No matter which kind of writer you are, you will eventually need to develop your characters’ personalities. So, here’s a great trick to brainstorm your characters and perhaps even learn something about your plot along the way.

I call this method, “Mix and Match.”

More than likely, you remember a childhood toy that was a book with pictures of faces, each cut into three pieces: top, middle, and bottom. The top section of each face had the hair, the middle section covered the eyes and nose, and the bottom section displayed the mouth. By flipping parts of each page, you could create all kinds of different people, swapping the hair of one with the eyes of another and the mouth of a third.

We can apply a similar concept to character attributes and physical traits to create dynamic personalities.

As an example, lets start with two ordinary, forgettable characters with only three traits each (Gender, Age, and Role) and mix and match to create more memorable characters

Character #1: Male, 38, Mercenary

Character #2: Female, 9, Shoplifter

Pretty forgettable, right? Okay, let’s mix and match:

Character #1: Female, 38, Mercenary

Charcter #2: Male, 9, Shoplifter

Now think about how these characters changed their personalities, just by swapping a single attribute from one to the other. A Male Mercenary, age 38 simply has a different “feel” than a Female Mercenary, age 38. Why? Due to our cultural indoctrination., we expect certain things of men and certain things of women. We therefore expect a Male Mercenary to have a different personality than a Female Mercenary. In other words, it would require a different personality of woman than a man to become a Mercenary in our society. So, we (as creative authors) tend to subconsciously assign those personality traits to the character, even though we have really only spelled out the character’s role and gender.

Let’s try another swap:

Character #1: Female, 9, Mercenary

Character #2: Male, 38, Shoplifter

Again, we impose our own subconscious expectations of each character’s personality upon him or her so that we have a completely different feel for each than we did before.

Let’s try one more:

Character #1: Male, 9, Mercenary

Character #2: Female, 38, Shoplifter

Once again, the personalities change.

We might find that one of these characters strikes our fancy as being interesting to develop and put into play. But more than likely, we haven’t found the “Great” character we are looking for. What we need are more traits and attributes, and more characters to swap them among.

What I usually do is list various traits and attributes on 3x5 cards, cut them up into individual items and then assemble them like the Face Book to create potential characters for my story.

For example, I might have a group off different traits/attributes in each of the following categories:

Name Age Sex Height Weight I.Q. Hair Color Hair Style Mannerisms (graceful, clumsy, abrupt, etc.) Physical Impairments Physical Enhancements (keen eyesight, etc.) Physical Quirks (i.e. twitch) Religious Affiliations Religious Beliefs (not necessarily the same as affiliations) Hobbies Skills Talents Accent Speed of Speech Place of Birth Marital Status Previous Marriages Special powers Job or Role Pets Siblings (alive and dead) Personality Traits (sourpuss, practical joker, deadpan serious, etc.) Sound of Voice (deep, high, breathy)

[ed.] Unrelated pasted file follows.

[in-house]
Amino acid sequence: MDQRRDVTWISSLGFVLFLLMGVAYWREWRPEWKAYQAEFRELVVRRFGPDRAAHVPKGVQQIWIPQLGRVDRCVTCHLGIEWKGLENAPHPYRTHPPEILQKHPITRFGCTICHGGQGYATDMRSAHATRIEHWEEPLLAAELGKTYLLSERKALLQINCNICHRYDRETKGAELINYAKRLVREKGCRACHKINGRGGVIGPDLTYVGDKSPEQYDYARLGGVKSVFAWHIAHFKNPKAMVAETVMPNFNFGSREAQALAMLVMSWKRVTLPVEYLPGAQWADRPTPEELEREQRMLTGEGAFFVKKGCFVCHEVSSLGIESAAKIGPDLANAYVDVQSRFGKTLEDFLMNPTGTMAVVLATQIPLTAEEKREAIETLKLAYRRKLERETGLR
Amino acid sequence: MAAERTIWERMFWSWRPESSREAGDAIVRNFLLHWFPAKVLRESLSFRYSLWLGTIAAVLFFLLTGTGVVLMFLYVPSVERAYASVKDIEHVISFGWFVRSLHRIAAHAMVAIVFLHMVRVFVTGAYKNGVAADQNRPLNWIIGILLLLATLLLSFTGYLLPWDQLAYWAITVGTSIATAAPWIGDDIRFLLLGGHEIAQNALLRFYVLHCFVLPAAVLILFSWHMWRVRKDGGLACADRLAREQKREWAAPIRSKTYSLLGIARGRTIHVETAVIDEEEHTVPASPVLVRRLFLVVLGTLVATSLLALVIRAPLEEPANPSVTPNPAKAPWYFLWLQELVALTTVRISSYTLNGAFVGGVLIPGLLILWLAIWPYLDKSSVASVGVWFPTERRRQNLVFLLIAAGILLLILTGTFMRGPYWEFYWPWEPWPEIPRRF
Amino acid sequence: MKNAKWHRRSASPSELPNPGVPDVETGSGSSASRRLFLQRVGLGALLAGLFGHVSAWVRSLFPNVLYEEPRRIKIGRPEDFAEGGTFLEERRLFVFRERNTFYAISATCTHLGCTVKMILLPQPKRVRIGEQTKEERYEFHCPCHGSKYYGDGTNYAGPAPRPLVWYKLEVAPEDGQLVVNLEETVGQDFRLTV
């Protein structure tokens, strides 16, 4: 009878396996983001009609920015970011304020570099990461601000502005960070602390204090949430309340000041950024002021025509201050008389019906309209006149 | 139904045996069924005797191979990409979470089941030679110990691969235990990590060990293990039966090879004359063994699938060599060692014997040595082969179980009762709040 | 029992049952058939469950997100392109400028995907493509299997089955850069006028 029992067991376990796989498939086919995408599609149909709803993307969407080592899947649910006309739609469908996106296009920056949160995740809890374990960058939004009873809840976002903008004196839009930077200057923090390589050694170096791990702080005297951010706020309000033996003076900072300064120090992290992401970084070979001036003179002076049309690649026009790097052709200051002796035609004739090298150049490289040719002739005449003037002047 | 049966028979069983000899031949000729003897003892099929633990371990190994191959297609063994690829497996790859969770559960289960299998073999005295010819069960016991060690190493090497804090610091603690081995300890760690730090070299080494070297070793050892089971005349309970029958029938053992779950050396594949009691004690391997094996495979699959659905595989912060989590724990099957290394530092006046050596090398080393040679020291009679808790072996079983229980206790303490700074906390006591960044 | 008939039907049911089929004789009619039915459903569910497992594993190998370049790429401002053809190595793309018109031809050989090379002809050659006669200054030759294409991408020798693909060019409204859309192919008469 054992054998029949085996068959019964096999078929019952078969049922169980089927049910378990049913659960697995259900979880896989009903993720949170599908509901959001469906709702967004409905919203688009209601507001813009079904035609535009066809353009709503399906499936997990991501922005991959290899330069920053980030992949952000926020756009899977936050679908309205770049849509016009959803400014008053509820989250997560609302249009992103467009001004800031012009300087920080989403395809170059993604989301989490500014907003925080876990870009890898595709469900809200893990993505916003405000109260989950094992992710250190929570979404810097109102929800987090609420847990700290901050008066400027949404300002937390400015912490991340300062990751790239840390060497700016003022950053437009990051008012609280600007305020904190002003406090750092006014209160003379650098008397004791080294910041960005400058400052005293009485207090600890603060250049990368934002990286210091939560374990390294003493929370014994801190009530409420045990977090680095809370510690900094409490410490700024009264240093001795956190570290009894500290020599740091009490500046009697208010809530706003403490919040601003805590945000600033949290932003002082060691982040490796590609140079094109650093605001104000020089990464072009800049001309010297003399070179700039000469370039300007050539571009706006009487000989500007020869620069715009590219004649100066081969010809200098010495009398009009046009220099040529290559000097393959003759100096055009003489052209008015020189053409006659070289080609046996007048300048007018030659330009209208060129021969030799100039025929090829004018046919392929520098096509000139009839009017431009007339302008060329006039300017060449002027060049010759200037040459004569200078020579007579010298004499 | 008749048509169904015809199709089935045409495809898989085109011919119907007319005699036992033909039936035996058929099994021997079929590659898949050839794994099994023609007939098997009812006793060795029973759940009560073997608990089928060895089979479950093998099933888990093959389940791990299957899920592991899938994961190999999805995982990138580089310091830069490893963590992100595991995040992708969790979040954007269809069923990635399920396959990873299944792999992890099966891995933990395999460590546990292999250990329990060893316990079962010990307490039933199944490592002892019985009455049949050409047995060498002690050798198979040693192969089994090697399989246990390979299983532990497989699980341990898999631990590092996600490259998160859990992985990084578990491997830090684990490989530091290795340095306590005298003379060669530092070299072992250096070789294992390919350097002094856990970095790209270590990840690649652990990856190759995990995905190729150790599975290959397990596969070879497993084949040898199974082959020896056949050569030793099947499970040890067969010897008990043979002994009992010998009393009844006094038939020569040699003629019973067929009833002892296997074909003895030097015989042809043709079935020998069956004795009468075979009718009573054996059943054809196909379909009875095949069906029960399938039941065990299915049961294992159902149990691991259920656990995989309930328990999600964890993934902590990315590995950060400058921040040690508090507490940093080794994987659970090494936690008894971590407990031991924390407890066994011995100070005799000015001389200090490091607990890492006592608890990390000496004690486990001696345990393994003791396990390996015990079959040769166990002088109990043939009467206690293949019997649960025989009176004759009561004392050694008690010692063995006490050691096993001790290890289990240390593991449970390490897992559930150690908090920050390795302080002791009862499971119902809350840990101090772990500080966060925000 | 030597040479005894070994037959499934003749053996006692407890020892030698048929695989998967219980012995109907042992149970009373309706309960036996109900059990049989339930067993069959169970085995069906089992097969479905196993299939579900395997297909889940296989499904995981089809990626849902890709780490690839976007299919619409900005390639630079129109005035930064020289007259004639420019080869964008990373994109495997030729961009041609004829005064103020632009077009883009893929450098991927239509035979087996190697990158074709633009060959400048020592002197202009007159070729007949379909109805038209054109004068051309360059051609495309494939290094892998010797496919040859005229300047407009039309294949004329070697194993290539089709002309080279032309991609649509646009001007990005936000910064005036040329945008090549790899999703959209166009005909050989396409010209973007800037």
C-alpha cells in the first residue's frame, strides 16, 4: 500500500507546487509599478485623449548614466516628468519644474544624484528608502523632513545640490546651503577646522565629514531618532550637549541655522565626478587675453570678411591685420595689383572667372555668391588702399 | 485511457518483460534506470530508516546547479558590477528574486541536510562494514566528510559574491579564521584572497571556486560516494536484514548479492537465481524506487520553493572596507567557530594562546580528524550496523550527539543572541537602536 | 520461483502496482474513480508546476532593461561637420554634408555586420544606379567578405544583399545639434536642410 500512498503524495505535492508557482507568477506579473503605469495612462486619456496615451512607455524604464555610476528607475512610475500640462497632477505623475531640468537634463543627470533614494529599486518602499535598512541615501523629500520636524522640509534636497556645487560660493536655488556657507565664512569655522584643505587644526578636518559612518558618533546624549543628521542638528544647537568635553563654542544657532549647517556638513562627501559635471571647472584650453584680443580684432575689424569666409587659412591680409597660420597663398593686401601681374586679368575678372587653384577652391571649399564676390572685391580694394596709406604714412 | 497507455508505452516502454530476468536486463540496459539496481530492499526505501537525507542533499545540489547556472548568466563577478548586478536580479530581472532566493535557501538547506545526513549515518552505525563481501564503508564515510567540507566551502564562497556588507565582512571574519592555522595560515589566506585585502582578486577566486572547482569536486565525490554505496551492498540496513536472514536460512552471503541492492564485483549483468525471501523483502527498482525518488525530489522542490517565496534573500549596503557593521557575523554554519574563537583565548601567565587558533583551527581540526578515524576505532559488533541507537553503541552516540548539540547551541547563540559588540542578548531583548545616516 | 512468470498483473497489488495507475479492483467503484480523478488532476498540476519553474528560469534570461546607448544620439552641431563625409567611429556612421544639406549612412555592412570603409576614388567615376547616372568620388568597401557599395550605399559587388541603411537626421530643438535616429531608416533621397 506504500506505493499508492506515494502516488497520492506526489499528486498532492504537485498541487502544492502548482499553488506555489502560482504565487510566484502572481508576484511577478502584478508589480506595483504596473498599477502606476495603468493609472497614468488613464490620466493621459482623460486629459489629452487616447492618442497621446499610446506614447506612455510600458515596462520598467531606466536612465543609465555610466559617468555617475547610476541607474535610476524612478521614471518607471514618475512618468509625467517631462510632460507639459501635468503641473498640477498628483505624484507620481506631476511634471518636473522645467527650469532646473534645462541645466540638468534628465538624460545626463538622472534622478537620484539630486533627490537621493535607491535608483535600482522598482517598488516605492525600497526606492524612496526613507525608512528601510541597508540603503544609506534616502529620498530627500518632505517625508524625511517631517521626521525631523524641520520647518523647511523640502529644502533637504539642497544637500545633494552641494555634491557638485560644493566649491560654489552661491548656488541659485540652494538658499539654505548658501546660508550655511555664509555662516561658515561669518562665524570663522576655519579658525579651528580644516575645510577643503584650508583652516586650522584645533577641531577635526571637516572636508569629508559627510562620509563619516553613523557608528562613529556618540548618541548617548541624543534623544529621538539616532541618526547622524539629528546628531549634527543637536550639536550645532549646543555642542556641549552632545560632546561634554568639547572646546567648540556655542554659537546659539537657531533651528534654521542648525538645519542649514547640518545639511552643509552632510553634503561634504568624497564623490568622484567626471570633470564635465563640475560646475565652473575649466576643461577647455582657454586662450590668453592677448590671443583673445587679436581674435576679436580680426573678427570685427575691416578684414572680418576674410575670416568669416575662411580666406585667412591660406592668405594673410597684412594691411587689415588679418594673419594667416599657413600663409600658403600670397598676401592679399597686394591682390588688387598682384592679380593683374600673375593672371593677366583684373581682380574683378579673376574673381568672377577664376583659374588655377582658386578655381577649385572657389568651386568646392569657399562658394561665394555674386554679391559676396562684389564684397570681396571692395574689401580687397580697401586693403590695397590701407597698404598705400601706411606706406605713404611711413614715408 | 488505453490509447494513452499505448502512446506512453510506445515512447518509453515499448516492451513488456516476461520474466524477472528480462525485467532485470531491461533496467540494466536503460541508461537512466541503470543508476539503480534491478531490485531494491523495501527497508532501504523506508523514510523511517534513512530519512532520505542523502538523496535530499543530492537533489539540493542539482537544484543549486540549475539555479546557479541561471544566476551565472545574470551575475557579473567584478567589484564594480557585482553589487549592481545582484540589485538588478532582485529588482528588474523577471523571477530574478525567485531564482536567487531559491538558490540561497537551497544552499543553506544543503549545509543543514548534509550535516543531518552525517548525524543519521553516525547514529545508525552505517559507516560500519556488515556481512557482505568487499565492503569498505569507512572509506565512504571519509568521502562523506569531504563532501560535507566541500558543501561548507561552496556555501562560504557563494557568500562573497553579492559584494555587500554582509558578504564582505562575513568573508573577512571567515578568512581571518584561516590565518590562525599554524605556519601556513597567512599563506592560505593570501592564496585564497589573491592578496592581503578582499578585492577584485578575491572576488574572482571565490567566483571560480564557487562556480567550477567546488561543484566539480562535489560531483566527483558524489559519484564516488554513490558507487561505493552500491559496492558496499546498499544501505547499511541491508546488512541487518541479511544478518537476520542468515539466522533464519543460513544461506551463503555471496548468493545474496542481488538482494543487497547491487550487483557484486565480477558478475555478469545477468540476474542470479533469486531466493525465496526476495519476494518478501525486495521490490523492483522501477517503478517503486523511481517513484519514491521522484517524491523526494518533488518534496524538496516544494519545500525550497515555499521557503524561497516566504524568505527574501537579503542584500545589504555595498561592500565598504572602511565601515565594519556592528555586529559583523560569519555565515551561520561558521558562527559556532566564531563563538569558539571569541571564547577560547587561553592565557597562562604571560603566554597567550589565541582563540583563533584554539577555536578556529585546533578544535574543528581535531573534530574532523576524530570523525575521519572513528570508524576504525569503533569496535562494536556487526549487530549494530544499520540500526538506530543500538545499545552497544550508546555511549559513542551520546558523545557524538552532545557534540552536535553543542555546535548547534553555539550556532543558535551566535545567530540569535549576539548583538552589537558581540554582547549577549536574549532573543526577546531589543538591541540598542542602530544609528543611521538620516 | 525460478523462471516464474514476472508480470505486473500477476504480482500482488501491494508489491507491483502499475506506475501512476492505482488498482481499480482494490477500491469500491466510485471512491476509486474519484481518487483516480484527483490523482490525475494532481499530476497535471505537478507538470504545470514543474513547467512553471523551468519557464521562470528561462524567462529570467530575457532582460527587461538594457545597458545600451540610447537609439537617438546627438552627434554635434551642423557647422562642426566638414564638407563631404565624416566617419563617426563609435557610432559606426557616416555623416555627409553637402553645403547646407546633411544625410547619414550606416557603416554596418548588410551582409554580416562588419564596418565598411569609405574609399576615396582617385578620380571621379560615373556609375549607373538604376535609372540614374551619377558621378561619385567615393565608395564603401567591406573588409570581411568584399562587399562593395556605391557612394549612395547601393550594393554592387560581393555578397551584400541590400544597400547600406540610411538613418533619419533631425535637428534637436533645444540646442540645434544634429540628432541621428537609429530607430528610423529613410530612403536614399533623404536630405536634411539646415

Well, I could go on an on with this list, but you get the idea. The best way to compile a list of categories like this is to read the newspaper, watch television, or sit in a coffee shop and look out the window.

Now, in each category, you need to come up with as many different items as you can.

For example, in the first category, Name, we might have the usual Joe, and Sally, but also Zippo, Teaser, Tweezer, and Mulch. The weirder, the better.

Let’s take our Female, 9 year old Mercenary and name her Sally. Now how does her personality change if we name her Tweezer, or Mulch instead?

In tangible reality, there is no indicated difference between Sally, the 9 year old Female Mercenary and Tweezer, the 9 year old Female Mercenary. And yet, we cannot help but feel they are different because of our cultural indoctrination.

As a brainstorming technique for creating “Great” characters, the mix and match method is the best way I’ve found to break away from the same old forgettable stereotypes.

Now most of this you’ll need to do this manually, but in fact there is a place in the Dramatica Pro software that can help take some of the drudgery out of it. From the main Dramatica Desktop, click on the Brainstorming tile. Then, select the Character Generator Tile. Here you can automatically generate characters by arbitrarily assigning them names, genders, and structural functions as archetypes or complex characters.

And speaking of structural functions, have you noticed that none of the attributes we assigned to our characters above gave any indication as to their status as a Protagonist, Antagonist, other archetype or complex functional character?

If you are a structuralist writer, you’ll first start with your Protagonist (or whatever structural function you wish to begin with) and THEN play the mix and match game on that foundation. If you are an intuitive writer, you’ll start with mix and match and then pick one character and determine what function he, she, or it should play.

Take Tweezer, our nine-year-old Mercenary. Would she be a better Protagonist or Antagonist? When you pick a structural function, it ties the character to the plot and further defines the foundation of its personality. And, because you have likely chosen a role for your character, such as Mercenary, the combination of roles among your characters can actually start to suggest the outlines of a plot!

Of course, some things will likely have to be changed to make the characters and plot more consistent. But, this refining process is just part of the ongoing development of your story. The real trick is to break free of the stodgy, ordinary character we create by falling into our well-worn mental patterns, and mixing and matching to create arbitrarily intriguing characters.